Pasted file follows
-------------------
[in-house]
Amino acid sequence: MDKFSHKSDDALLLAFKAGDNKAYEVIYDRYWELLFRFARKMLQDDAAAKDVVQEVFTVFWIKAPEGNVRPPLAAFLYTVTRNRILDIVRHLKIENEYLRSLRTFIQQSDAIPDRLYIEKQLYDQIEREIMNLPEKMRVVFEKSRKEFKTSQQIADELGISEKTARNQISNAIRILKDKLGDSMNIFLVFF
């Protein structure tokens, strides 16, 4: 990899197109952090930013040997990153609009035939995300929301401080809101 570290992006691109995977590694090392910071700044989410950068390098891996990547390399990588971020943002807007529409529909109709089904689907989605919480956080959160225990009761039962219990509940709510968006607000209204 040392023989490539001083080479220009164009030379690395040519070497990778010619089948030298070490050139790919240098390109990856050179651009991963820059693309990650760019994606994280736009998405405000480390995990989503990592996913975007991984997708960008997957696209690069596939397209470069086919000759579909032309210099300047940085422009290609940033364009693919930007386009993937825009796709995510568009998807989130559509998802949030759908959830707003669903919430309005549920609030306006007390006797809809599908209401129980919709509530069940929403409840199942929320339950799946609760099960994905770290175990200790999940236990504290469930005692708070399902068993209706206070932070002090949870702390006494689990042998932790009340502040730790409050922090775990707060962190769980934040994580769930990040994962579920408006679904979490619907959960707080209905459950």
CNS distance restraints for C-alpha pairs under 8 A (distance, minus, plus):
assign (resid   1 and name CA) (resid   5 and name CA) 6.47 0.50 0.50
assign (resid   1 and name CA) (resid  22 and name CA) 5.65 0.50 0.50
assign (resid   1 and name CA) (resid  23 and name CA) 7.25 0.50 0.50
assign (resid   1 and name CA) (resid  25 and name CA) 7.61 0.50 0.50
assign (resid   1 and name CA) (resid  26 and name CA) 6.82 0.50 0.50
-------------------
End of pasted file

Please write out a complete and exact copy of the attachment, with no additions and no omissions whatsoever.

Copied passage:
[in-house]
Amino acid sequence: MDKFSHKSDDALLLAFKAGDNKAYEVIYDRYWELLFRFARKMLQDDAAAKDVVQEVFTVFWIKAPEGNVRPPLAAFLYTVTRNRILDIVRHLKIENEYLRSLRTFIQQSDAIPDRLYIEKQLYDQIEREIMNLPEKMRVVFEKSRKEFKTSQQIADELGISEKTARNQISNAIRILKDKLGDSMNIFLVFF
């Protein structure tokens, strides 16, 4: 990899197109952090930013040997990153609009035939995300929301401080809101 570290992006691109995977590694090392910071700044989410950068390098891996990547390399990588971020943002807007529409529909109709089904689907989605919480956080959160225990009761039962219990509940709510968006607000209204 040392023989490539001083080479220009164009030379690395040519070497990778010619089948030298070490050139790919240098390109990856050179651009991963820059693309990650760019994606994280736009998405405000480390995990989503990592996913975007991984997708960008997957696209690069596939397209470069086919000759579909032309210099300047940085422009290609940033364009693919930007386009993937825009796709995510568009998807989130559509998802949030759908959830707003669903919430309005549920609030306006007390006797809809599908209401129980919709509530069940929403409840199942929320339950799946609760099960994905770290175990200790999940236990504290469930005692708070399902068993209706206070932070002090949870702390006494689990042998932790009340502040730790409050922090775990707060962190769980934040994580769930990040994962579920408006679904979490619907959960707080209905459950």
CNS distance restraints for C-alpha pairs under 8 A (distance, minus, plus):
assign (resid   1 and name CA) (resid   5 and name CA) 6.47 0.50 0.50
assign (resid   1 and name CA) (resid  22 and name CA) 5.65 0.50 0.50
assign (resid   1 and name CA) (resid  23 and name CA) 7.25 0.50 0.50
assign (resid   1 and name CA) (resid  25 and name CA) 7.61 0.50 0.50
assign (resid   1 and name CA) (resid  26 and name CA) 6.82 0.50 0.50